California’s House Republicans also are largely opposed to redistricting reform, and are likely to sit on their hands at best if Schwarzenegger succeeds in bringing another proposed state constitutional amendment to the ballot. Rep. Kevin McCarthy is one of the few Golden State Republicans who is likely to support redistricting reform if it goes before the voters.

Meanwhile, Schwarzenegger said Tuesday that his recent push for “post-partisanship” should not be interpreted as a sign that he will not aggressively support GOP candidates and raise money for Republicans this election cycle.

The governor said his call for politicians to move beyond party loyalties and work together is meant to apply after an election is over. It is at that point that the Democrats and Republicans who won the election should emphasize working together over political gain.

“It’s very important that you never misunderstand what I’m saying,” Schwarzenegger said.

“I always said you don’t have to give up your ideology, and believing in what you believe in,” he continued. “I can still help some Republicans to get elected, someone else can still help a Democrat to get elected. But when they are elected, they should always remember that the ultimate principle is [that we] are a public servant and not a party servant.”

— David M. Drucker

Press Secretary Snow Raising Cash for Drake

Sophomore Rep. Thelma Drake (R) will receive some fundraising help later this month from White House Press Secretary Tony Snow.

Snow is scheduled to join Drake at the Holiday Inn Executive Center in Virginia Beach on March 30. Ticket prices start at $125 and go up from there.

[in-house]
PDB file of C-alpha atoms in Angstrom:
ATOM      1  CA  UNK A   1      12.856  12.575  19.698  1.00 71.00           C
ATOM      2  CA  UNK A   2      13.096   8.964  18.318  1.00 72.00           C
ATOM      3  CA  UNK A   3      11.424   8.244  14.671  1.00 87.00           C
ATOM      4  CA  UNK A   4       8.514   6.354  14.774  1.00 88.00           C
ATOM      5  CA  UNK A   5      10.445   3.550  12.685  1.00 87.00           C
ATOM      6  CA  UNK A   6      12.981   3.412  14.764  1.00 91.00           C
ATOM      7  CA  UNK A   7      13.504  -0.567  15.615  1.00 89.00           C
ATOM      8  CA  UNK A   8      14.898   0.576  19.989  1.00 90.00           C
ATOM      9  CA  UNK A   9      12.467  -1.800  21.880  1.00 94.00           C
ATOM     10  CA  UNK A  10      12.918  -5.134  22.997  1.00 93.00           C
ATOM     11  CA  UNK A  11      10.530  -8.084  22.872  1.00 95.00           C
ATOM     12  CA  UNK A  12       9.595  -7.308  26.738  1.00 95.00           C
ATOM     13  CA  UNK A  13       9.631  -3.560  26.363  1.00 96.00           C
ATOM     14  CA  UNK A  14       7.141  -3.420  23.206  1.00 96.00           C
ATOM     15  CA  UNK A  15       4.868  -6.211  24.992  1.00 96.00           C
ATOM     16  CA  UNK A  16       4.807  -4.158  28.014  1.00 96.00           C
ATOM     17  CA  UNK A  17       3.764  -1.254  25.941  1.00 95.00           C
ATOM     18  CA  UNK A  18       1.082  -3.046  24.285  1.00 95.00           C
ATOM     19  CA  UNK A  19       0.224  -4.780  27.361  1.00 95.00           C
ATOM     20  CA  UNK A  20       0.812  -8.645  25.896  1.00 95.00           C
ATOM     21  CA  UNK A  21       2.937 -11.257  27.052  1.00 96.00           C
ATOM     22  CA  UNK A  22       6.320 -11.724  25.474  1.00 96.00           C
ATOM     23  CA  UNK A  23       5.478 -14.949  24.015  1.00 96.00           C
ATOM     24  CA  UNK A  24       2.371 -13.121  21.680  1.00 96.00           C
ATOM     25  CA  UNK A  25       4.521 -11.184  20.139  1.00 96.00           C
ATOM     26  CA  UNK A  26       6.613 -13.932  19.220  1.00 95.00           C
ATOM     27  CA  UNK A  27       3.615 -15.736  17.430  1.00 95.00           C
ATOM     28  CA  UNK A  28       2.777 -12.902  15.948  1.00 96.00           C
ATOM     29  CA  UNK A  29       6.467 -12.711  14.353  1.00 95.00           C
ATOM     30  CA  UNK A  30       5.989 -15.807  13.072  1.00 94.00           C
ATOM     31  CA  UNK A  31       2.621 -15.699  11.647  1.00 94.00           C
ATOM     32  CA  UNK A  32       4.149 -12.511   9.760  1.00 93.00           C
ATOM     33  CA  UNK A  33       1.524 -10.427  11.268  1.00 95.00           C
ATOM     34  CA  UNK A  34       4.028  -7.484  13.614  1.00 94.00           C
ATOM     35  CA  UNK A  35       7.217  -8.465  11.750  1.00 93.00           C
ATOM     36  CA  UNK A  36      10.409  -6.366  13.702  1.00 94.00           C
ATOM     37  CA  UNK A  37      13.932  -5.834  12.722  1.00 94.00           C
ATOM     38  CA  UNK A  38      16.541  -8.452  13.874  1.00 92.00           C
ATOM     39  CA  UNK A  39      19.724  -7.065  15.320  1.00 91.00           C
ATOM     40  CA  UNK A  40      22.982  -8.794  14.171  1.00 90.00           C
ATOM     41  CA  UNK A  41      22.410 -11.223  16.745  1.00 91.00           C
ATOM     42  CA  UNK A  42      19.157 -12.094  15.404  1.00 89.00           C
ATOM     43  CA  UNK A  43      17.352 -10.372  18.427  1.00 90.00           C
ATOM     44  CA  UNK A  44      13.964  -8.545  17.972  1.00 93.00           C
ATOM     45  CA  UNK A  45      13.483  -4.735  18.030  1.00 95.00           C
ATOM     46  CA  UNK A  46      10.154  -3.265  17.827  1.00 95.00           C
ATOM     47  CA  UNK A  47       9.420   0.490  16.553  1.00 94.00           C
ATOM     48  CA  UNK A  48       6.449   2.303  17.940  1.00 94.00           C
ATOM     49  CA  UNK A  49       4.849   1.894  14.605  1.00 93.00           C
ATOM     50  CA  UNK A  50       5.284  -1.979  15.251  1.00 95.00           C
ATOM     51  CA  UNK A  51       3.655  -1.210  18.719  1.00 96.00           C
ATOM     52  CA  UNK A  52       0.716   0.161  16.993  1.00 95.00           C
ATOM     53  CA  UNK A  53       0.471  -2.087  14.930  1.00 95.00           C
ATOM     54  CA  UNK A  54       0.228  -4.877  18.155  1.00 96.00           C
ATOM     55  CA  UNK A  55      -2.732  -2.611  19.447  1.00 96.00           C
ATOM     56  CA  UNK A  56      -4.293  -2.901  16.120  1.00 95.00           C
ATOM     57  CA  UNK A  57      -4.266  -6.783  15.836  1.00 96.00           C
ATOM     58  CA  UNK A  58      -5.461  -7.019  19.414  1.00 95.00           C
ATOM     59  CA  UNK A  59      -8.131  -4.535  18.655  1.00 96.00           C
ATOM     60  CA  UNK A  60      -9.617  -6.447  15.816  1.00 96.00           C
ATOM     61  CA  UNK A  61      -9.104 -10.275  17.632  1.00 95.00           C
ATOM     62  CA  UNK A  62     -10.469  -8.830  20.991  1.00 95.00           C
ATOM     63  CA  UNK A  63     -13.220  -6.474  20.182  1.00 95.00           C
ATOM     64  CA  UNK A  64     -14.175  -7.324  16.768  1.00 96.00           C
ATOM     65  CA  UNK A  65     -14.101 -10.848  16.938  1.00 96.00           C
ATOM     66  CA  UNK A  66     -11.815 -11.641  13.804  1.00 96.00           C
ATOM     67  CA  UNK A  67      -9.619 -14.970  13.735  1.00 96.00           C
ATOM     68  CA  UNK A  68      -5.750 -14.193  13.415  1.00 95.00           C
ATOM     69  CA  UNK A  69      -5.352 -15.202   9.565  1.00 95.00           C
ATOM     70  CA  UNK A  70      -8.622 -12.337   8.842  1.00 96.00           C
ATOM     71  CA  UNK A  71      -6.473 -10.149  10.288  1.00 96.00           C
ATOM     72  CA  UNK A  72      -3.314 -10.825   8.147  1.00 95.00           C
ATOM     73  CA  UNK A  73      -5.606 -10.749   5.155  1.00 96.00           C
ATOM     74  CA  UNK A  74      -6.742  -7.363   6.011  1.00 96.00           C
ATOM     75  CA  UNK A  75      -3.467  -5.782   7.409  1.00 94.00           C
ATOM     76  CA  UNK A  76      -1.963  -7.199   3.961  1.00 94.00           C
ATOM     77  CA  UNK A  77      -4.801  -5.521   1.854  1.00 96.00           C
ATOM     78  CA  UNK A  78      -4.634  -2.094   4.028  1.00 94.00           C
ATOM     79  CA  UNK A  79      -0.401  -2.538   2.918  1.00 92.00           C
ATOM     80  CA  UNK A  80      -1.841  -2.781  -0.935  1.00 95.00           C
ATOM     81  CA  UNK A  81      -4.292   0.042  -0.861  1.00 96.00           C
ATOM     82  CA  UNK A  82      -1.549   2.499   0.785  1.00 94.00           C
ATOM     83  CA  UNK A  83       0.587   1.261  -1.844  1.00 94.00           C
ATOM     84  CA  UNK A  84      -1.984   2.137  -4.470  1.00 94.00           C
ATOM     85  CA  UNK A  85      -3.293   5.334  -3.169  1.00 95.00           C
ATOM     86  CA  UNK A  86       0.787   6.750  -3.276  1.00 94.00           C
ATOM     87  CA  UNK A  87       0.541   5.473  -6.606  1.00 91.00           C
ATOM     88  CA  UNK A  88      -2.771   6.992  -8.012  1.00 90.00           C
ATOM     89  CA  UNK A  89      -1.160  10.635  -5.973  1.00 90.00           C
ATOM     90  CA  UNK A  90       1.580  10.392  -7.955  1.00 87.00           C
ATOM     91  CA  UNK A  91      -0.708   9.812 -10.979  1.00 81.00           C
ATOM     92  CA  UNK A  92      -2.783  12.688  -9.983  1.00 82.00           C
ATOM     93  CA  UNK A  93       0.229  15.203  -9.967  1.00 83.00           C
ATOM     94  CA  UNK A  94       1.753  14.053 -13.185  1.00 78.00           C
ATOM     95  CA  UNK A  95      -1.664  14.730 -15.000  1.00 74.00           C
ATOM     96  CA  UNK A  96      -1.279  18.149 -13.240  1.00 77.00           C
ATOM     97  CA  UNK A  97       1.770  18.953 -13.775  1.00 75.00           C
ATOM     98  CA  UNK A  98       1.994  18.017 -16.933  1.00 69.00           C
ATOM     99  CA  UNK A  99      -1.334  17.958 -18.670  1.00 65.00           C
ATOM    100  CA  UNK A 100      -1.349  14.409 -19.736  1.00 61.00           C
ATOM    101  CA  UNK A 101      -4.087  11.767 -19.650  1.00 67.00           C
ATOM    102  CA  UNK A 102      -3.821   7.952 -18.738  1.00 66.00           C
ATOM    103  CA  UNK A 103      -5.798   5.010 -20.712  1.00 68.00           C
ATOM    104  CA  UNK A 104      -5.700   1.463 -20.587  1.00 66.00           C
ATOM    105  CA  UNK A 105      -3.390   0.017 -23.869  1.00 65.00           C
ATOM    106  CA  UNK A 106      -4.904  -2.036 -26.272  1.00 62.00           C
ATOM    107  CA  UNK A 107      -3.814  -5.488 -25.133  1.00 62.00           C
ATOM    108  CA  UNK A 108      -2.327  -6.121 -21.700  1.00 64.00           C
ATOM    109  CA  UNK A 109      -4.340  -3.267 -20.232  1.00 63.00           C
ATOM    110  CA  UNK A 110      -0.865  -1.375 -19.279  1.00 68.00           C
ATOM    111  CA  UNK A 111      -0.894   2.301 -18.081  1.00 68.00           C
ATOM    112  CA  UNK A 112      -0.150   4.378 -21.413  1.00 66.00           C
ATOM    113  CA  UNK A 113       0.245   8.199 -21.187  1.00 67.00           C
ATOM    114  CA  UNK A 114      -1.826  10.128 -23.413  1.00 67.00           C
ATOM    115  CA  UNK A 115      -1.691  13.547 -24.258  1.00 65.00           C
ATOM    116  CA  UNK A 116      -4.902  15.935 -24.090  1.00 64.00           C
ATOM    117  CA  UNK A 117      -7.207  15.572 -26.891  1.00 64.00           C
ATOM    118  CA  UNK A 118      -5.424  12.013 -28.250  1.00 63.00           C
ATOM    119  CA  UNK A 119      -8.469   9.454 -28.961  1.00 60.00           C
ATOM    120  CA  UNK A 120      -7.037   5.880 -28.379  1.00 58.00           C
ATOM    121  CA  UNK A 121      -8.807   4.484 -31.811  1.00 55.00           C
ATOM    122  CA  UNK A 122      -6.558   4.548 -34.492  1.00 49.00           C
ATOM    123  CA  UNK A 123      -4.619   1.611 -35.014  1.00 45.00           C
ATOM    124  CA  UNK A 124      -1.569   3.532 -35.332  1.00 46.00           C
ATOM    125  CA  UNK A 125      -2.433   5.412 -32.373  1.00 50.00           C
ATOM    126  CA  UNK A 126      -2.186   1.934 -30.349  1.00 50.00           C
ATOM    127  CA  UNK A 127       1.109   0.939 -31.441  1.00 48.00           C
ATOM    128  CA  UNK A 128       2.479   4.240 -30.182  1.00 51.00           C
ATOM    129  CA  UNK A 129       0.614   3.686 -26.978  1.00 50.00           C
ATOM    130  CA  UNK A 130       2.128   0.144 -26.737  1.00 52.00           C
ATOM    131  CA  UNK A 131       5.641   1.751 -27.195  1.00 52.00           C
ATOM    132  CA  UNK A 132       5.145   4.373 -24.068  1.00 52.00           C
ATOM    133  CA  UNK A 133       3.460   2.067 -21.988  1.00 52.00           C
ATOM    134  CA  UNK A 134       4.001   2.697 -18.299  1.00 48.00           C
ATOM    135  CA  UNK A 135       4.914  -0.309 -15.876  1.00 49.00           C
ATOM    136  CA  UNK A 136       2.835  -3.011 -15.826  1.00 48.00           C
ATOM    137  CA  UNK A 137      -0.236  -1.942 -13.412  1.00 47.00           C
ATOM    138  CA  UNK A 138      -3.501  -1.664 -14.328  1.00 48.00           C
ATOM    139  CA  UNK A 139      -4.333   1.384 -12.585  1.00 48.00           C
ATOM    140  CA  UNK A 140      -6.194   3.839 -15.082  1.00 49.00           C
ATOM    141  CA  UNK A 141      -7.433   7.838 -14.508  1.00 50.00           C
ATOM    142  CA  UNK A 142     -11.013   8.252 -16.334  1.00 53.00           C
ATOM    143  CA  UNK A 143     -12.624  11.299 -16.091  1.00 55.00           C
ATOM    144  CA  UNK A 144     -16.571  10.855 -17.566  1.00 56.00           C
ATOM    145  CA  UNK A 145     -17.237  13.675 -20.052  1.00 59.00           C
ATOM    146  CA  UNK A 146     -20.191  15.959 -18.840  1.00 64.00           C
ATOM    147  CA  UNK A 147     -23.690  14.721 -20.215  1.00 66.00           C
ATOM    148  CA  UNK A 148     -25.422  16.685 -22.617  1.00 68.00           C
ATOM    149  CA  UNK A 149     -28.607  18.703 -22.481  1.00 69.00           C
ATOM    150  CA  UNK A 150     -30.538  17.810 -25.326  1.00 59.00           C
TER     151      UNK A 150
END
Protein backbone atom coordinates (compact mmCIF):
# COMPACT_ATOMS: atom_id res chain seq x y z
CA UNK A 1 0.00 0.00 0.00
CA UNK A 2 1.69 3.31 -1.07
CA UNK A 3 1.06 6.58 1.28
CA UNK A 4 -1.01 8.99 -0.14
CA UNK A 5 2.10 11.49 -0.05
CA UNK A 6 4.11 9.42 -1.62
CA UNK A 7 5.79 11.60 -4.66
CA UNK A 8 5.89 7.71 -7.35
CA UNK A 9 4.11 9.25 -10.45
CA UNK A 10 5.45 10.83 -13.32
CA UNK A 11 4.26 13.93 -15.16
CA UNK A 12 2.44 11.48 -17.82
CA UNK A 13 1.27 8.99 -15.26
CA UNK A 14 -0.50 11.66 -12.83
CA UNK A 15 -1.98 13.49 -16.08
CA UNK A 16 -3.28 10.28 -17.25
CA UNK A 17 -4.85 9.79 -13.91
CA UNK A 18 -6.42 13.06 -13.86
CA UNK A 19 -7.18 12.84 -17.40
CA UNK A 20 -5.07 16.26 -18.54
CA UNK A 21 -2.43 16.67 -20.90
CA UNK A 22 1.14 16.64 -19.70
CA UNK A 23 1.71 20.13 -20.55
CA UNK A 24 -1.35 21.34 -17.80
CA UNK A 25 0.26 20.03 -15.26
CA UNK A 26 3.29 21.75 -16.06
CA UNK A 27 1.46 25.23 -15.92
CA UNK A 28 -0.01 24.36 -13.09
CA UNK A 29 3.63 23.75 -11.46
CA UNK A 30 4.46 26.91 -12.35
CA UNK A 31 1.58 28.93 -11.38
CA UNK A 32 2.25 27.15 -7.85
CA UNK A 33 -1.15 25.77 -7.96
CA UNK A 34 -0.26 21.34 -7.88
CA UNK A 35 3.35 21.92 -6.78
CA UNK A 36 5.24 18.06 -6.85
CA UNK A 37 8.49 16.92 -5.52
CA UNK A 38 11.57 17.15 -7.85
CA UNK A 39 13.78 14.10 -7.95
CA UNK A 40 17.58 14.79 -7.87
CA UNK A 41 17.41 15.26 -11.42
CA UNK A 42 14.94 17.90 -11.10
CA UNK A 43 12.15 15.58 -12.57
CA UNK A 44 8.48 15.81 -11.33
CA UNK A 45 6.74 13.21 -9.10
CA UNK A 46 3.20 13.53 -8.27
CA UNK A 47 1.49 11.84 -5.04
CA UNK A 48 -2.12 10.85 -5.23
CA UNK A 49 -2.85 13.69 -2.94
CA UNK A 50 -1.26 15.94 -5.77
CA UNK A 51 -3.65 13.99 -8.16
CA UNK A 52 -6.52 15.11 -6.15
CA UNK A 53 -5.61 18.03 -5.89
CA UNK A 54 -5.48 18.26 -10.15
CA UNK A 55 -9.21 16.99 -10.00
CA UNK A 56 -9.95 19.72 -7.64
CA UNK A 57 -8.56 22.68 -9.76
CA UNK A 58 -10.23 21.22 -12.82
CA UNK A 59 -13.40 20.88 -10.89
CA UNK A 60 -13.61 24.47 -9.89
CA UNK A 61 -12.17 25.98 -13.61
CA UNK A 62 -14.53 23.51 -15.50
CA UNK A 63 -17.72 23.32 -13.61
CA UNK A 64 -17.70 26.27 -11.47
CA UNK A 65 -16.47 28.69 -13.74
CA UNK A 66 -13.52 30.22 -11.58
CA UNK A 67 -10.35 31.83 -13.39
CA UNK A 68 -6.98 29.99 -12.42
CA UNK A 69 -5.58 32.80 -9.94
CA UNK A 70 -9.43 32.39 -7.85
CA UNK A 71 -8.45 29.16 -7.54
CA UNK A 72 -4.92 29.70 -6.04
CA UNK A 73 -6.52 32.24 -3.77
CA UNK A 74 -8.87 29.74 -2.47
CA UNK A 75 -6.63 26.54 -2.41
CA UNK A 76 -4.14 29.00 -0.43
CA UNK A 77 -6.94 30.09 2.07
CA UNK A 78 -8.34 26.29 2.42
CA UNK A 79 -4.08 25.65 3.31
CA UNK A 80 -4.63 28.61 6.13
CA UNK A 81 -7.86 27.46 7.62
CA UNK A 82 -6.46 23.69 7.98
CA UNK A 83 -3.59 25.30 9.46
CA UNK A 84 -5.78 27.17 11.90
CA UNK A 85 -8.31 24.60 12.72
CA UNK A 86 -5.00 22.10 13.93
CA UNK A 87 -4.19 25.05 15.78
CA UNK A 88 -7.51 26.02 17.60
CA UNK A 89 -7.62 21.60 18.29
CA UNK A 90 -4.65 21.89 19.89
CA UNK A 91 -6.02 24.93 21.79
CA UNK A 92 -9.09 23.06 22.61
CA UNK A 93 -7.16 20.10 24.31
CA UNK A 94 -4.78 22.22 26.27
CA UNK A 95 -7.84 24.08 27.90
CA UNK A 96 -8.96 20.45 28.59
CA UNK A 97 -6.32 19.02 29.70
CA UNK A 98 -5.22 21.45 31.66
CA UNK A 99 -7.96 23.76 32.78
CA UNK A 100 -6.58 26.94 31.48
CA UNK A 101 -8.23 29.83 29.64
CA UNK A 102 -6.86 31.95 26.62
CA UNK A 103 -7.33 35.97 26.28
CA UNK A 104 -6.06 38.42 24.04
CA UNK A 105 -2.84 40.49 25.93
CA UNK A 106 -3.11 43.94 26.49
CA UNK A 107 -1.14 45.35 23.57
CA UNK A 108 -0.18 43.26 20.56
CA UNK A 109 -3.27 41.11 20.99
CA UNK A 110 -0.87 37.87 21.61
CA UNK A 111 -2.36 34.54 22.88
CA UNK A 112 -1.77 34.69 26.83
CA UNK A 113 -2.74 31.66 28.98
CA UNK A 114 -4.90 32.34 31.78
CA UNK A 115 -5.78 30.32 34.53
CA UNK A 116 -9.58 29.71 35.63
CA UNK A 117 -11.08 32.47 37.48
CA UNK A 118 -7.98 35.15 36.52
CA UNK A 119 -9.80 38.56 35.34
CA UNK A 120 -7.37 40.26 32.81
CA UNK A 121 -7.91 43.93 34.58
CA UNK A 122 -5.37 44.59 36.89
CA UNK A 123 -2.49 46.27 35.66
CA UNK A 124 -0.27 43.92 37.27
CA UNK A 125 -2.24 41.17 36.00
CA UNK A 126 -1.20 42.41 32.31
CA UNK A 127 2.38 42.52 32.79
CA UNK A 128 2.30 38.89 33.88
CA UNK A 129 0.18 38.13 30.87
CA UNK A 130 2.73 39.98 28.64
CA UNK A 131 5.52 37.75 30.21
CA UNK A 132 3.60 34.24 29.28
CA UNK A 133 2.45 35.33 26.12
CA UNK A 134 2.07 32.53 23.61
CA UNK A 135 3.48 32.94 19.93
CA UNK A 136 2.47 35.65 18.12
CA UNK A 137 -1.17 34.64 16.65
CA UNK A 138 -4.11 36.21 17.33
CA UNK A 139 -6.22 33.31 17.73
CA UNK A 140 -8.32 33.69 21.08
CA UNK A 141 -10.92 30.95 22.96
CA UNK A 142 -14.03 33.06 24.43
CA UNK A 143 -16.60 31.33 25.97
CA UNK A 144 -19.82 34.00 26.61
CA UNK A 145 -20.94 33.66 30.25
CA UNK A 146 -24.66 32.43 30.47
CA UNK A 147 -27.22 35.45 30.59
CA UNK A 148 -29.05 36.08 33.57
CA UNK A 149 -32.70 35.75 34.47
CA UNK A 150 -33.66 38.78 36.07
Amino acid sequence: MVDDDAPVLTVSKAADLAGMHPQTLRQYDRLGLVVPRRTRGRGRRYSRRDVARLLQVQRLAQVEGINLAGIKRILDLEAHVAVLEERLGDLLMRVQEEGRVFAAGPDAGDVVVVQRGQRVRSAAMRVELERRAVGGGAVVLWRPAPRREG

Drake struggled to win re-election last year in a district that leans Republican in presidential races, taking 51 percent of the vote against Virginia Beach Commissioner of the Revenue Phil Kellam (D).

But it isn’t clear whether the Democrats will target her again in 2008. If they do, they probably will pressure Kellam to try again.

After spending more than $2.3 million on her re-election, Drake finished 2006 with just $3,400 in the bank. Kellam, who spent more than $1.5 million, ended the year with $60,000 in cash on hand but with $160,000 of debt.

— J.K.

Dole’s Popularity Drops in Latest Democratic Poll

You can’t beat somebody with nobody, but if Democrats had somebody, they just might be able to upset Sen. Elizabeth Dole (R) next year.

A poll released Wednesday by the Democratic Senatorial Campaign Committee suggested that Dole, once an iconic figure in the Tar Heel State, could be vulnerable.

The poll of 606 likely voters, conducted Feb. 7 and 8 for the DSCC by Garin-Hart-Yang Research Group, found that only 35 percent of those surveyed said they would definitely vote to re-elect Dole in 2008. Another 26 percent said they would consider somebody else, while 23 percent said they would definitely vote for someone else.

But when it came to Dole’s job performance, the first-term Senator did somewhat better. Forty-nine percent of the survey’s respondents termed her performance as excellent or good, while 46 percent described it as poor or fair.

The poll had a 4.1 percent margin of error.

Despite whatever good news the poll brought national and state Democrats, they still don’t have a challenger to Dole lined up — yet. If the Garin-Hart-Yang poll tested the Senator against any potential challengers, the Democrats aren’t saying.

— J.K.